Robyn Muncy
Robyn Muncy is Professor of History at the University of Maryland, College Park. She is author most recently of Relentless Reformer: Josephine Roche and Progressivism in Twentieth-Century America and is working on a history of the term "working class" in U.S. political culture.
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The working class currently has remarkable visibility in US political culture.  In defiance of a longstanding belief in America’s classlessness, even today’s sitting president publicly acknowledges America’s “working class.”  However dramatically Donald Trump is breaking some political norms, though, the particular way he uses the phrase working class is completely consistent with trends that have been emerging within mainstream US politics for decades.  “The Strange Career of “the Working Class’” reveals those trends by tracking the use of the term working class, especially in the New York Times, since the 1950s.

When I began this research, I imagined the phrase working class as a barometer of the strength of the Left in American politics.  The more influential the Left, I thought, the more common the term working class would be in mainstream political discourse.  I also imagined that any acknowledgement of a working class would benefit workers because when Americans recognized class differences they could develop policies that served workers’ unique interests.

My expectations were quite wrong.  The increasing centrality of the term working class in US politics has mostly been a strategy for (1) denying the pervasiveness of racism in the US by locating it exclusively in the (white) working class; and (2) evoking pity toward a group of Americans devastated by and allegedly disappearing because of deindustrialization.   Blame and pity, not beneficial policies, have often been the upshot of recognizing America’s working class.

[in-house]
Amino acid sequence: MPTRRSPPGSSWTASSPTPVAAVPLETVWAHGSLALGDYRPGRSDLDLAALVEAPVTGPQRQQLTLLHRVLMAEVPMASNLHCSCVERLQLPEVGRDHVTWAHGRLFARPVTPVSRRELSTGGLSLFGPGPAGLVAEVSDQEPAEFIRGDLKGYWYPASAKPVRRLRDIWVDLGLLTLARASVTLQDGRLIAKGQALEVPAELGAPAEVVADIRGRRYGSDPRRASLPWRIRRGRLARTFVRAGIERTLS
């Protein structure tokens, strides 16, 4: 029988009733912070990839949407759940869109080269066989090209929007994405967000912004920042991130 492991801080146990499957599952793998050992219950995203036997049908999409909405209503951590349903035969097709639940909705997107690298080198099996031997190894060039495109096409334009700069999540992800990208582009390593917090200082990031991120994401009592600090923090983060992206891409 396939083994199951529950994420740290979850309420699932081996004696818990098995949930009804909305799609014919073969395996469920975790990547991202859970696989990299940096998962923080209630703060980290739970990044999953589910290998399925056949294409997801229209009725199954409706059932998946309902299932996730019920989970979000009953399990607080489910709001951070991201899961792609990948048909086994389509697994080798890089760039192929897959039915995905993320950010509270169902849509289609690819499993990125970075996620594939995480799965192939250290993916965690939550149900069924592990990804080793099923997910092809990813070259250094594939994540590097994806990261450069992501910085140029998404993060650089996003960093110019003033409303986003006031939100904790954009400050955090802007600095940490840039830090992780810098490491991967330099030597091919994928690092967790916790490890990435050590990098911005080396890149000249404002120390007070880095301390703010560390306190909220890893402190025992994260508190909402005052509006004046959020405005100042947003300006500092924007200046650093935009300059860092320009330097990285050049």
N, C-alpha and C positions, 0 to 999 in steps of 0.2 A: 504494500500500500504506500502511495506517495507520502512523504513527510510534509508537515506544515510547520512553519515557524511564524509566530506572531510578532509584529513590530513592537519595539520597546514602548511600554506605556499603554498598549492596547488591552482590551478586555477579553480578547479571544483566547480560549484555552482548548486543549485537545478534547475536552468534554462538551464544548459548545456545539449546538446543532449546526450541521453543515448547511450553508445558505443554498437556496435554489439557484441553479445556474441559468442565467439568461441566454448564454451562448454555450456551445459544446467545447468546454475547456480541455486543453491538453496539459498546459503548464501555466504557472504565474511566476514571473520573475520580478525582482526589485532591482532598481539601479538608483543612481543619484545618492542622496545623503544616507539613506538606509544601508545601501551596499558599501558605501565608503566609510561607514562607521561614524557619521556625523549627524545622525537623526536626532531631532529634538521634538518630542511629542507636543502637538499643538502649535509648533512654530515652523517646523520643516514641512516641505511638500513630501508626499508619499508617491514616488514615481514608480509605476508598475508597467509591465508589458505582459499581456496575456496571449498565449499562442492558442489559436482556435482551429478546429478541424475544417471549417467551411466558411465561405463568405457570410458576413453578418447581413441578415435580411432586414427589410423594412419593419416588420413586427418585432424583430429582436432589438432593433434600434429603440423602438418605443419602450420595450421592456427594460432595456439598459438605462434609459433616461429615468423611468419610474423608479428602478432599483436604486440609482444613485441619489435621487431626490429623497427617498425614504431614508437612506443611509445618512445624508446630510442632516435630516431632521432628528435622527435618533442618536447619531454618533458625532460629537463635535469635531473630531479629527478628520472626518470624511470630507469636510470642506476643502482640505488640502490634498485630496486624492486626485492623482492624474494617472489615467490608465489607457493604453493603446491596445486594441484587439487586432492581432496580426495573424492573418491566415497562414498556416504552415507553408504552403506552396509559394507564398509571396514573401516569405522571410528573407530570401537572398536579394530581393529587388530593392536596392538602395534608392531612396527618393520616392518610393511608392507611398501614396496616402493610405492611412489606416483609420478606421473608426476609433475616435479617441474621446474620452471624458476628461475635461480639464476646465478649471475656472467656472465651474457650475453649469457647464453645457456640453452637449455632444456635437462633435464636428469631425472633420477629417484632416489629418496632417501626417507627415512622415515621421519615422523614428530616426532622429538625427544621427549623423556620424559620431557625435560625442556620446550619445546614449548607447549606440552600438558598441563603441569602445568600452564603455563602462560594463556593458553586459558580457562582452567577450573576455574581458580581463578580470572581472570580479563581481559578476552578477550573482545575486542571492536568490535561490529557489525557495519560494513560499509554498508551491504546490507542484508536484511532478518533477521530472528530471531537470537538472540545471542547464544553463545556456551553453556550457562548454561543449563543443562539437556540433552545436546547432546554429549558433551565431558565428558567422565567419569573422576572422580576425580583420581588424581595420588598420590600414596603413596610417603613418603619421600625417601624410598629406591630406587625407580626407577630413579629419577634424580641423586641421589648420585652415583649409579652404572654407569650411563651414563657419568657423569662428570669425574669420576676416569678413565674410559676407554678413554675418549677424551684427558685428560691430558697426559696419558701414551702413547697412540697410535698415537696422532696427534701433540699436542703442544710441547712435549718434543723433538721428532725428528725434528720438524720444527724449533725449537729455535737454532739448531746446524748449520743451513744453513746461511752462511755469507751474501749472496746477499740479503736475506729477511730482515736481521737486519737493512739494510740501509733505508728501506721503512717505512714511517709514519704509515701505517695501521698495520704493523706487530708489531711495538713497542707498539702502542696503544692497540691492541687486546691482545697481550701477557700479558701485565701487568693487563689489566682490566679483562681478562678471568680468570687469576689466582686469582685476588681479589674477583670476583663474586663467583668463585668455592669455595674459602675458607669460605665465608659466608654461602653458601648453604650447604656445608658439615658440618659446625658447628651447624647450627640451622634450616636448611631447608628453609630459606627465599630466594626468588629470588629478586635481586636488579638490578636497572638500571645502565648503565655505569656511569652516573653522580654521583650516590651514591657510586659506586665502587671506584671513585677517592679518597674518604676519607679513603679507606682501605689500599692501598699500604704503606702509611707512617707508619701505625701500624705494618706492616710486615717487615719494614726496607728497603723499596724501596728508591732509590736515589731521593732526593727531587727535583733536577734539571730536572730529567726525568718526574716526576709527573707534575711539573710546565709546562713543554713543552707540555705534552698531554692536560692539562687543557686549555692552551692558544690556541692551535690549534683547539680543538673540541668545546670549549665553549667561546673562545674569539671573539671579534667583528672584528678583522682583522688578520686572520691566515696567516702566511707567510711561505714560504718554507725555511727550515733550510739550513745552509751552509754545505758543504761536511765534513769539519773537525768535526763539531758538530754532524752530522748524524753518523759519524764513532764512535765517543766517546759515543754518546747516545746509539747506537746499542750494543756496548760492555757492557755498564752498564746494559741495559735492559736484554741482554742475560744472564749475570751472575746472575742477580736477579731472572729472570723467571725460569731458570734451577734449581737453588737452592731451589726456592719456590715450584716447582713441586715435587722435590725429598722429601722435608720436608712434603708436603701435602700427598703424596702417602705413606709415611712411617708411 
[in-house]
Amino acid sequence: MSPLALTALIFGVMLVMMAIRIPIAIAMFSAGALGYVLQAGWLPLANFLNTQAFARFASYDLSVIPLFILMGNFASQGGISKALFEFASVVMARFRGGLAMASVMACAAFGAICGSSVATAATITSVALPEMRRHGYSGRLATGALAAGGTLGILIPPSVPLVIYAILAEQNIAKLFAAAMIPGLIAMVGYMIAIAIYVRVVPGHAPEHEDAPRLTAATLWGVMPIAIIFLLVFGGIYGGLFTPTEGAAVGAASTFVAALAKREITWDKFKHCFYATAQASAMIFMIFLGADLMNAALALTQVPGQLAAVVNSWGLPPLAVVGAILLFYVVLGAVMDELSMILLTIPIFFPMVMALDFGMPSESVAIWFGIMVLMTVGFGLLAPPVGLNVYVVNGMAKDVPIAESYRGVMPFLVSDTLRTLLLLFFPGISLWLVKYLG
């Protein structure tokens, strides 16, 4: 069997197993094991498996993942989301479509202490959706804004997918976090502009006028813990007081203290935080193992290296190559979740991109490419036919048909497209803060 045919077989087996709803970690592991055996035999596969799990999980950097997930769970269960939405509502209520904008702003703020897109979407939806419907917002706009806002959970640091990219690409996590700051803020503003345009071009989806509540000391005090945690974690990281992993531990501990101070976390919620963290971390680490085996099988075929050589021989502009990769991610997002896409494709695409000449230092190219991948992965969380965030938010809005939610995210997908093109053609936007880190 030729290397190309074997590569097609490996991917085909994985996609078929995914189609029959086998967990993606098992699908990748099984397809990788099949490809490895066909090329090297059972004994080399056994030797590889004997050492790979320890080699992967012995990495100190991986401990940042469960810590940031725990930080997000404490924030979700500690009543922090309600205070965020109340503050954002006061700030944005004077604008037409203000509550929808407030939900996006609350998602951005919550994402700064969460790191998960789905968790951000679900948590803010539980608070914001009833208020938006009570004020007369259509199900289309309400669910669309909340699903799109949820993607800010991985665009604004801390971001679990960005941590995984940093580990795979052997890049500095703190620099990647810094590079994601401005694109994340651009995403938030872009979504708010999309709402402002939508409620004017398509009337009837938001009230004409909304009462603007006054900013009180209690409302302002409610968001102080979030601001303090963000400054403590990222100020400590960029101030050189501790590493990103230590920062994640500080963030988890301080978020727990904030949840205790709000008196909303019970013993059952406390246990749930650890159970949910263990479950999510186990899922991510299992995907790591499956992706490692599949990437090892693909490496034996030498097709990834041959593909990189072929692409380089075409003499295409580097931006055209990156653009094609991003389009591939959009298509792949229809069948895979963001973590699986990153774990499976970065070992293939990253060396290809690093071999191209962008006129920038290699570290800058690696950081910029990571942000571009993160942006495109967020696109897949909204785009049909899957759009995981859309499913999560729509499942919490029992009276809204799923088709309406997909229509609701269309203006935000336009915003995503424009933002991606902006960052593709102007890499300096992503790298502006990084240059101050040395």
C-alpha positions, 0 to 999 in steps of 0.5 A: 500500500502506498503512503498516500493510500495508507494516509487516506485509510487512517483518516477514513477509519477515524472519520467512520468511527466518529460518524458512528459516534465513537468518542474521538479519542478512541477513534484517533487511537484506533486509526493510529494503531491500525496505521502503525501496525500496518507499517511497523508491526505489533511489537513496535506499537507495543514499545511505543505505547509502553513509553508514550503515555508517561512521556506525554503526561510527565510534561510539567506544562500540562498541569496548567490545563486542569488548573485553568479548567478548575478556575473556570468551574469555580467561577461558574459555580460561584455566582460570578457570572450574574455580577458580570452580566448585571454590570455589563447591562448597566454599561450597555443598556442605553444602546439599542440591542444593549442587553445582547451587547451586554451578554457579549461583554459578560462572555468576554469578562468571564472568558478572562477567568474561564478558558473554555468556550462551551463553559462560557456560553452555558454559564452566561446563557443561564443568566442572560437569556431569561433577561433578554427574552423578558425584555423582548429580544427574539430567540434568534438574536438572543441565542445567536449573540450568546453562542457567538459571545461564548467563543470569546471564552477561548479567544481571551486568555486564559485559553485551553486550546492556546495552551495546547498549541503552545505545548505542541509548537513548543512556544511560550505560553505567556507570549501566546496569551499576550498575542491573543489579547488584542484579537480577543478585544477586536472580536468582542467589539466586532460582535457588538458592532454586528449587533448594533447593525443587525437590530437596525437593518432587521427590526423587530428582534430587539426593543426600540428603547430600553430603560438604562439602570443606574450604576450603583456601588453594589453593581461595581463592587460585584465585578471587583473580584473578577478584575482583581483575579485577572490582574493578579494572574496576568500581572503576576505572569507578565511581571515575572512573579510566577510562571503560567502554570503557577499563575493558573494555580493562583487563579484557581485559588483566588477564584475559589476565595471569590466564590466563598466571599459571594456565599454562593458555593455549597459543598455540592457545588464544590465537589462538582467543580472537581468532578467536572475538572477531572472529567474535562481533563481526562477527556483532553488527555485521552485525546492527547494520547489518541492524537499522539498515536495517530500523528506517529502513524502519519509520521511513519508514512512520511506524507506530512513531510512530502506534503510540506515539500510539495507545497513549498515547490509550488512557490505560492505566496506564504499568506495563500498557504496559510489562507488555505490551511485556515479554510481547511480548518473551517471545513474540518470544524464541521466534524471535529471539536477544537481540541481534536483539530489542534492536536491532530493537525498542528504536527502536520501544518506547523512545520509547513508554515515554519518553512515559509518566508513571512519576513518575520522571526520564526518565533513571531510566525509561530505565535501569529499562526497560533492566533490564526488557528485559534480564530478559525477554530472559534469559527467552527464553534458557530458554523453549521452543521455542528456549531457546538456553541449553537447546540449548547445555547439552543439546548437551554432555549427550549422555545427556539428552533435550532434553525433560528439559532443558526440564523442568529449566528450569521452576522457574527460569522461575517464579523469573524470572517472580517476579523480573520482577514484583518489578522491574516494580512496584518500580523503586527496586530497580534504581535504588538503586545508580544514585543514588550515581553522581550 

Not the Left’s Working Class

While the term working class has been mainstreamed in US political culture since the 1970s—a surprising revelation—it has not been the Left’s working class.  Those oppressing the working class have not generally been identified as employers, corporate interests, or capitalists who are off-shoring jobs, automating, or resisting unions.  Sometimes, the oppressors have been real estate developers or gentrifiers driving workers out of their once-affordable neighborhoods.  The property at issue here is not the means of production; it is housing.  Trump’s variation on the theme in his 2019 State of the Union address pictured the threats to the “working class” as illegal immigrants and the political elites who support them.  (See clip below) Capitalists remained entirely off the hook.

 



Above: In this clip from C-SPAN, Donald Trump in his state of the union uses the term working class as a signal for dividing.

Because those using the term working class have generally applied it only to white, native-born, blue-collar workers and ignored the workplace as a site of class conflict, its use has, if anything, alienated workers from each other and from the middle classes and elites who might otherwise serve as allies.  The recognition of a working class does not necessarily benefit workers.

Feature image: Pro-Trump Rallies Washington, DC USA. Credit: Ted Eytan